Prior to their work, it was thought that proteins, which at "birth" resemble a line of beads on a string, spontaneously fold themselves into their final, three-dimensional structures. Drs. Hartl and Horwich discovered that inside cells, proteins need assistance from other proteins, known as chaperones, to guide the process and ensure they fold into the proper shape. In independent and often complementary work, they also established the pathway and molecular mechanisms involved in this process.
The work of Drs. Hartl and Horwich demonstrated that when the protein folding pathway is imperfect, protein can accumulate in cells, leading to disease. Protein misfolding has been associated with approximately 20 diseases, including Alzheimer's, Huntington's and cystic fibrosis. Targeting the activity of the chaperones to correct misfolded proteins is a therapeutic goal currently under development.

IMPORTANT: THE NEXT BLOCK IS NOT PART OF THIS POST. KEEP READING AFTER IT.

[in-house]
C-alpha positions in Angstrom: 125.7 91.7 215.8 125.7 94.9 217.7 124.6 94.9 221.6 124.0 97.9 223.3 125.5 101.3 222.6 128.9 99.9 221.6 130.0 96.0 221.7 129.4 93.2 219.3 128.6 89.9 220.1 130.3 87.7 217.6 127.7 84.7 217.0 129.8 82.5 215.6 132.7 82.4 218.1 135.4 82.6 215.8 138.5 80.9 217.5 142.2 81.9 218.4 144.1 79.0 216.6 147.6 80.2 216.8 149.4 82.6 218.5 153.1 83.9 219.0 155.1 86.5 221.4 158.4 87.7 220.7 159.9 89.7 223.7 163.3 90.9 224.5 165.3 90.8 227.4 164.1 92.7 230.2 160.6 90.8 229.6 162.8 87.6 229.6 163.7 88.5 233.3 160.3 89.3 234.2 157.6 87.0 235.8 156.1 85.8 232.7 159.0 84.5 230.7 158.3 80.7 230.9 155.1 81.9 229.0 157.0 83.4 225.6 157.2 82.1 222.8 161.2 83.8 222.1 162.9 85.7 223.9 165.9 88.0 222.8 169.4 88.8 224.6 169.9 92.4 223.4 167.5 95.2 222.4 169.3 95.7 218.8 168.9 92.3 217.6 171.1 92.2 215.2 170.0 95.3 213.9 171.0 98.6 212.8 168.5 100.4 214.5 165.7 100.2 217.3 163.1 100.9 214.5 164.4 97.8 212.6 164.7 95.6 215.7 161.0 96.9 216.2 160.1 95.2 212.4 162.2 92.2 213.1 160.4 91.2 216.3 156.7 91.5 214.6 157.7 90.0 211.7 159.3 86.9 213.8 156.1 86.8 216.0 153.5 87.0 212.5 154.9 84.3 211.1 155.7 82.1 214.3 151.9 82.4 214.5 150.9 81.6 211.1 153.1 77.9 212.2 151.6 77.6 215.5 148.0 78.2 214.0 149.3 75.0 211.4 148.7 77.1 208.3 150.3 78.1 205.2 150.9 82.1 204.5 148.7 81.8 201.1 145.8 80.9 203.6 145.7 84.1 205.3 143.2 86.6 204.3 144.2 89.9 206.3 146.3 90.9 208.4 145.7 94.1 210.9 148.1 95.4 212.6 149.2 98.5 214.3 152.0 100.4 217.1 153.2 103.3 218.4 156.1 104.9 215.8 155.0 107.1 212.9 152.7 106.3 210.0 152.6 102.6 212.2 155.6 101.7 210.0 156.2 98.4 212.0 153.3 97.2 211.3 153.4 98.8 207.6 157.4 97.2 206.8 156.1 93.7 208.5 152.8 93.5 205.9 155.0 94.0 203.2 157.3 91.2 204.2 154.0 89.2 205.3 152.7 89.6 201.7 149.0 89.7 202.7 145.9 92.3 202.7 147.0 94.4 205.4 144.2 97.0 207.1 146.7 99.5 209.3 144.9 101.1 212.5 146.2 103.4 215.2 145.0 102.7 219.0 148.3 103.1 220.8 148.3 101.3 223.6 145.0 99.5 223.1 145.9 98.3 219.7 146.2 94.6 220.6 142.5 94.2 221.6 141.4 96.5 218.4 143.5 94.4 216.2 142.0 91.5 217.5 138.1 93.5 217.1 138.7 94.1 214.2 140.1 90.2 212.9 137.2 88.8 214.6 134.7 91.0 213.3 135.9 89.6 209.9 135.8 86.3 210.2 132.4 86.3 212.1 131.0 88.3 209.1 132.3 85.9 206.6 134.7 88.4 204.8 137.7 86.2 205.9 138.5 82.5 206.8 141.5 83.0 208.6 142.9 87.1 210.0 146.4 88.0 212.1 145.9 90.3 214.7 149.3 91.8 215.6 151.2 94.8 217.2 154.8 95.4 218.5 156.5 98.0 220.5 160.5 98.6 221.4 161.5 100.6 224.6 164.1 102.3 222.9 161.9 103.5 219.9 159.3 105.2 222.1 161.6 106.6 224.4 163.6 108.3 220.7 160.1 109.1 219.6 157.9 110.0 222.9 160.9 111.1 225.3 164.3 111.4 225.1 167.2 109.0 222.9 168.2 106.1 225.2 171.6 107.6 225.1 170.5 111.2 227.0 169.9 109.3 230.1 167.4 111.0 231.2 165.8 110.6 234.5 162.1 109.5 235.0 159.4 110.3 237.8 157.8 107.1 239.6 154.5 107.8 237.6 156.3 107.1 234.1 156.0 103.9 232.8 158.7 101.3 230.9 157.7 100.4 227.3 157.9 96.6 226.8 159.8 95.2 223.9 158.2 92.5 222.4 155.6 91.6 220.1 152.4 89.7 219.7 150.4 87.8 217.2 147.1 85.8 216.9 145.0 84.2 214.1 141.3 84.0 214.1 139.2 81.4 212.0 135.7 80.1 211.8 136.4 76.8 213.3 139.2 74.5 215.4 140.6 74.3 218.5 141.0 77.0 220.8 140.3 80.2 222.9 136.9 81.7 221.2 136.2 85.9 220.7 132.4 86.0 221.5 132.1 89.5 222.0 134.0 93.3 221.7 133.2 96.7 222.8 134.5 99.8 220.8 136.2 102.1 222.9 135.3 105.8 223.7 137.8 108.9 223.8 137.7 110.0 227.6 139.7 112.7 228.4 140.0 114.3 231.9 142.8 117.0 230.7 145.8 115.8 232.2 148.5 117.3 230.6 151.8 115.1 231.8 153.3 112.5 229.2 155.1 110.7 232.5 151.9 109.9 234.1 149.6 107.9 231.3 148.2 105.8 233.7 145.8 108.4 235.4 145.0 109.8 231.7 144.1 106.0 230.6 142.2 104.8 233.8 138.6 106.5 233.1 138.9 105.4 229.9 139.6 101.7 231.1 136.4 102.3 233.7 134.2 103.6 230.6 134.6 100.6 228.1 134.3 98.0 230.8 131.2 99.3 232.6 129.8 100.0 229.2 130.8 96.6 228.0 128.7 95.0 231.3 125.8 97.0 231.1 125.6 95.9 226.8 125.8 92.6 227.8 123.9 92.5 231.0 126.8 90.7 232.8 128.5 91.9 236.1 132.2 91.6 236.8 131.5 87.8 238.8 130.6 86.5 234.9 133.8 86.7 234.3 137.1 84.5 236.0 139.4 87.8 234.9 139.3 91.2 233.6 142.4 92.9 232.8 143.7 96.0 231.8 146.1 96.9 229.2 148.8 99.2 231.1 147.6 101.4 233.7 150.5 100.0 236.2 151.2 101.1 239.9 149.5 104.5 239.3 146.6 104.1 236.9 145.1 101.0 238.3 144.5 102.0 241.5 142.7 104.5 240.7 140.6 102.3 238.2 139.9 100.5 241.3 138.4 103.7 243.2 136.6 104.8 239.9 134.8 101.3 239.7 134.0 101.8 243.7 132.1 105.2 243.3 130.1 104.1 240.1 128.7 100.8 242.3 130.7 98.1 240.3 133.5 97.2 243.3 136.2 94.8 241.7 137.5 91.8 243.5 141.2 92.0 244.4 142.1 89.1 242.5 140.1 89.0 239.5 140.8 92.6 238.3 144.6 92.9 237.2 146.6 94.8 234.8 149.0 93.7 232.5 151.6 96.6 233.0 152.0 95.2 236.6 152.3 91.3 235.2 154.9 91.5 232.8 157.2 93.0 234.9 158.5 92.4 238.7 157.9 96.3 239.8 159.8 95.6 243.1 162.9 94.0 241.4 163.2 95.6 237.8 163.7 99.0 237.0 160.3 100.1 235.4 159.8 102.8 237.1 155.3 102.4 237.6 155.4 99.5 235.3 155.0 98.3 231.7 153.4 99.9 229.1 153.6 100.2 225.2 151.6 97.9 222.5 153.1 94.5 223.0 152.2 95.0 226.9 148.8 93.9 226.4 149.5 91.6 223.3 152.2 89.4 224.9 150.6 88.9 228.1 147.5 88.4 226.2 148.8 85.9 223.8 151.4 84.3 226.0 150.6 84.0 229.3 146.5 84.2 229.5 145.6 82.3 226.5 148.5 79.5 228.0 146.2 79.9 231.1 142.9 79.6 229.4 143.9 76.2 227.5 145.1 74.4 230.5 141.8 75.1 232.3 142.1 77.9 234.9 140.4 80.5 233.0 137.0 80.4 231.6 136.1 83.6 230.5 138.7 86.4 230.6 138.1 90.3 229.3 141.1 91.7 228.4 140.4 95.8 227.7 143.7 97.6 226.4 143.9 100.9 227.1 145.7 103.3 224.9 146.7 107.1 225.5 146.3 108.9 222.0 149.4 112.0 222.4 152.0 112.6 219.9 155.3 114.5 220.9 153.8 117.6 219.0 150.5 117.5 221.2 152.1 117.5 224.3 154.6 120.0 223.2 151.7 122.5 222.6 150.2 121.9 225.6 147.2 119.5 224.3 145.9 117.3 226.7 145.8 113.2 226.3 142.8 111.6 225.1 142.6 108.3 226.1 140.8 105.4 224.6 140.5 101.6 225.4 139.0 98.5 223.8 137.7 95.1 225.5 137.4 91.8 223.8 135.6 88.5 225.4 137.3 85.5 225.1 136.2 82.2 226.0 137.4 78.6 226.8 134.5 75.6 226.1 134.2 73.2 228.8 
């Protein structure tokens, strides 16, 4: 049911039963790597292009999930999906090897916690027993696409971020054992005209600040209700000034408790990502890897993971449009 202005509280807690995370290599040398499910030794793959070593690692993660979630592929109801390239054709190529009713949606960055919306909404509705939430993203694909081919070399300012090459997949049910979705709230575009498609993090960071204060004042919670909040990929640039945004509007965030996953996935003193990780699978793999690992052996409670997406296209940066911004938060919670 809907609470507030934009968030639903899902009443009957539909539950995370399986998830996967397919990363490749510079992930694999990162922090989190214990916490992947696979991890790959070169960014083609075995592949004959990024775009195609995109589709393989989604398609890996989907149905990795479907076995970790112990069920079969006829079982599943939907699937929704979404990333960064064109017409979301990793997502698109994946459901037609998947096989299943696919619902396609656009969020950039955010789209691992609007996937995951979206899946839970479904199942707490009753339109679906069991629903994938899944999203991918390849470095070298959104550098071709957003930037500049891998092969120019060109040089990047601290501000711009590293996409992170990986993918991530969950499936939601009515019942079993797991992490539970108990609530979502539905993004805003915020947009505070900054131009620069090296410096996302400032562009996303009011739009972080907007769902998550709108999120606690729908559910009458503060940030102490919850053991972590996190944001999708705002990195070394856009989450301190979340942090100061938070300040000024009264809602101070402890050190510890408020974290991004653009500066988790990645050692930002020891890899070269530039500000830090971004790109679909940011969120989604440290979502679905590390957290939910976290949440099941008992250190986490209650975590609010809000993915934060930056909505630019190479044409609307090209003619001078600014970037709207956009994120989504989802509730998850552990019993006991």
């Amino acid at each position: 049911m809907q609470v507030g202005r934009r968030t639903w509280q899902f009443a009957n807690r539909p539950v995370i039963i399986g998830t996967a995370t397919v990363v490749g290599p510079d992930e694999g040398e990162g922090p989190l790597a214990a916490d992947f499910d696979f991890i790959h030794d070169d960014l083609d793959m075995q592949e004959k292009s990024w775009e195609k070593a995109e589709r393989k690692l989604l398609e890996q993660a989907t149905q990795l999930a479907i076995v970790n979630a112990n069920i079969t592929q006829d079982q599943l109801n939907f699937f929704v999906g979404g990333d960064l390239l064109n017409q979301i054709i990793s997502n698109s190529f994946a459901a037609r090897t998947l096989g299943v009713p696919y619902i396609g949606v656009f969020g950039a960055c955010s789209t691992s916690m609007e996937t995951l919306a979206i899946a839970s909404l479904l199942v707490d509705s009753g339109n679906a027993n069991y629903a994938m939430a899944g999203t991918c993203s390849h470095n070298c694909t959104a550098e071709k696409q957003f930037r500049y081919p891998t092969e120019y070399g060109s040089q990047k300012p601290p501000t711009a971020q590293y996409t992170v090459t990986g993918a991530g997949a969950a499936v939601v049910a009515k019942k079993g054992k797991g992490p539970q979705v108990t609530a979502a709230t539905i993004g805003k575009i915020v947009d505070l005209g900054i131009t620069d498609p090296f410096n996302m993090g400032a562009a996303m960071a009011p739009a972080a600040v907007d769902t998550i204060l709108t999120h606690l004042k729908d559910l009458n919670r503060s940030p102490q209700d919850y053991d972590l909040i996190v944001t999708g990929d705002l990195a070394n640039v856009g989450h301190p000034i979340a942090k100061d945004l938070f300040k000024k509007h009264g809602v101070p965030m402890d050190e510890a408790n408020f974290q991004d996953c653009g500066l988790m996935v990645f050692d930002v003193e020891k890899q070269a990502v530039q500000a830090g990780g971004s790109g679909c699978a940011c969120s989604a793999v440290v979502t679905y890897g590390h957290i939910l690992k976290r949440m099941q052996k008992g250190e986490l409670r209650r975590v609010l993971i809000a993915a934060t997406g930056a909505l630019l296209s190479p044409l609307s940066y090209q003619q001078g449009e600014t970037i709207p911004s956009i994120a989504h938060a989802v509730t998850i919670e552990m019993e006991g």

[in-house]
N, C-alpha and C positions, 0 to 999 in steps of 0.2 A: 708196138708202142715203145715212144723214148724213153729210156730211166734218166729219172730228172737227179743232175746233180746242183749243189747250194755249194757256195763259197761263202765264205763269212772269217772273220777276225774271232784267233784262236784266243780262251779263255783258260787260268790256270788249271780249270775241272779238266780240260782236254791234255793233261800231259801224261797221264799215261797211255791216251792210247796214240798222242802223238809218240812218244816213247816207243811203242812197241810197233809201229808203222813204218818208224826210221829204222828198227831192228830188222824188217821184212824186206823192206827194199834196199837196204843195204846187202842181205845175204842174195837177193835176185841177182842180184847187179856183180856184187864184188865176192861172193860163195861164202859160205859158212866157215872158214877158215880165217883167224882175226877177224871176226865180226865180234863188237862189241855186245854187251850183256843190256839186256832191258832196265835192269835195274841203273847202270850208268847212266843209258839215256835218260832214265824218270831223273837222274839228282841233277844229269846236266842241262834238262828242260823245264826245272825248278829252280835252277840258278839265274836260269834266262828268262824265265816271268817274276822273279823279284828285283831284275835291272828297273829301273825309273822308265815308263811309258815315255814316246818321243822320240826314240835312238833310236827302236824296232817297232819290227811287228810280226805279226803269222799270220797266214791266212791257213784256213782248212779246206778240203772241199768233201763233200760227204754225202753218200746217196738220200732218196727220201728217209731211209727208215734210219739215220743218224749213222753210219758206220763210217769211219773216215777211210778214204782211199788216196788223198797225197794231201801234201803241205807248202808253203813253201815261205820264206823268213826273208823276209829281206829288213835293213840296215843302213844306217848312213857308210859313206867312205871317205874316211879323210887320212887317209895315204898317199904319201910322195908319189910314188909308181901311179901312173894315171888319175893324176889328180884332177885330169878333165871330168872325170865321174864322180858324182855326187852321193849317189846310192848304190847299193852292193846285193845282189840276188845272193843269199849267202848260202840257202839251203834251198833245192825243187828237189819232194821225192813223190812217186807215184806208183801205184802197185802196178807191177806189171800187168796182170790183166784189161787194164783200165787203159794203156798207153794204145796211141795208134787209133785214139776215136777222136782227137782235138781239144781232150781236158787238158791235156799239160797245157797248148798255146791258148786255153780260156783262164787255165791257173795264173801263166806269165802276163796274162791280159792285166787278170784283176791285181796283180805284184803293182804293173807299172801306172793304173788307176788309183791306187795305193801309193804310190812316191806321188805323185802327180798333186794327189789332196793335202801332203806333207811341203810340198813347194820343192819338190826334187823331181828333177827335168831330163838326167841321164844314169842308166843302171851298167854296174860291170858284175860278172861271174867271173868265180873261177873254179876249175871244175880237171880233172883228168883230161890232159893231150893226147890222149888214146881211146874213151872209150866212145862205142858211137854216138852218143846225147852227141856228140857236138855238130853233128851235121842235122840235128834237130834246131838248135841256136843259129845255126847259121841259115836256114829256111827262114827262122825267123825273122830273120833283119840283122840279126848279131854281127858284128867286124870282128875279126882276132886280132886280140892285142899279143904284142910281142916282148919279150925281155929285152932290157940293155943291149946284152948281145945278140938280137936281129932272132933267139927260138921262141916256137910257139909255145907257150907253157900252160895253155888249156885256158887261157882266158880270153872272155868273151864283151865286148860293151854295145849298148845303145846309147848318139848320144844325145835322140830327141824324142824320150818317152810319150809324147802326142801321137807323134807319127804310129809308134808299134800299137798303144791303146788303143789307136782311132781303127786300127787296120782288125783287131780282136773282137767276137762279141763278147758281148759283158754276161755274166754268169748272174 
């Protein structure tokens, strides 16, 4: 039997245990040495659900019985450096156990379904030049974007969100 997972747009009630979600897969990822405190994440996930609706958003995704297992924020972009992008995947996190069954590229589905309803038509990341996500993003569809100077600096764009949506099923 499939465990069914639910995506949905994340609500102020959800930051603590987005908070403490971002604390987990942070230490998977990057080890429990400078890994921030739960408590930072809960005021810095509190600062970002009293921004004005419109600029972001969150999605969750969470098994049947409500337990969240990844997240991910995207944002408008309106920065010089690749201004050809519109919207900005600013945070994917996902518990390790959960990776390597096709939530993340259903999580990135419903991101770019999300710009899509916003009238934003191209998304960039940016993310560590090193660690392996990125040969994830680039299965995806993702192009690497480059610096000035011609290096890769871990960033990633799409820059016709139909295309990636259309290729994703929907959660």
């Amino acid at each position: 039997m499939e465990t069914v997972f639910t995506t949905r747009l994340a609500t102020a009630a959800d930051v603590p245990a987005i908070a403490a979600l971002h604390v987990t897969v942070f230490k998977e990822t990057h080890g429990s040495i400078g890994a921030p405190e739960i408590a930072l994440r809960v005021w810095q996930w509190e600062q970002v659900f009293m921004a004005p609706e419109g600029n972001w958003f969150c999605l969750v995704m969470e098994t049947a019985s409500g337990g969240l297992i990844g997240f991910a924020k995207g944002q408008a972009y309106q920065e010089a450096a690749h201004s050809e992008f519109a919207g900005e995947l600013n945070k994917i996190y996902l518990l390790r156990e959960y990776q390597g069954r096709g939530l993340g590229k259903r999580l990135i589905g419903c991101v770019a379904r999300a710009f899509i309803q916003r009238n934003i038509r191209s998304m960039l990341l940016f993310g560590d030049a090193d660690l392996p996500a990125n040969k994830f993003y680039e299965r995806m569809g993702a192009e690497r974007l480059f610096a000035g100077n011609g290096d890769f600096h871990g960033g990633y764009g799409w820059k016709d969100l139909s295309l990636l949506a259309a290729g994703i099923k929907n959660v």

"The selection of Arthur Horwich and Ulrich Hartl for this year's Horwitz Prize recognizes their scientific contribution began in part by Rosalind Franklin on the role of shape in human biology; and as the pathway has been replicated in bacteria, fungi, plants, animals and humans, their work has been seminal in understanding the protein folding as vital to biological function," said Andrew R. Marks, M.D., chair of the Horwitz Prize Committee at Columbia University. Dr. Marks is the Clyde and Helen Wu Professor of Molecular Cardiology and chairman of the Department of Physiology and Cellular Biophysics at Columbia University College of Physicians and Surgeons.
"We are delighted to highlight the contributions of women in science by honoring the work of Rosalind Franklin," added Dr. Marks. "It is particularly important that her key role in unraveling the structure of DNA is widely recognized so that she can serve as a role model for young women in science and for al
|Contact: Elizabeth Streich|
Columbia University Medical Center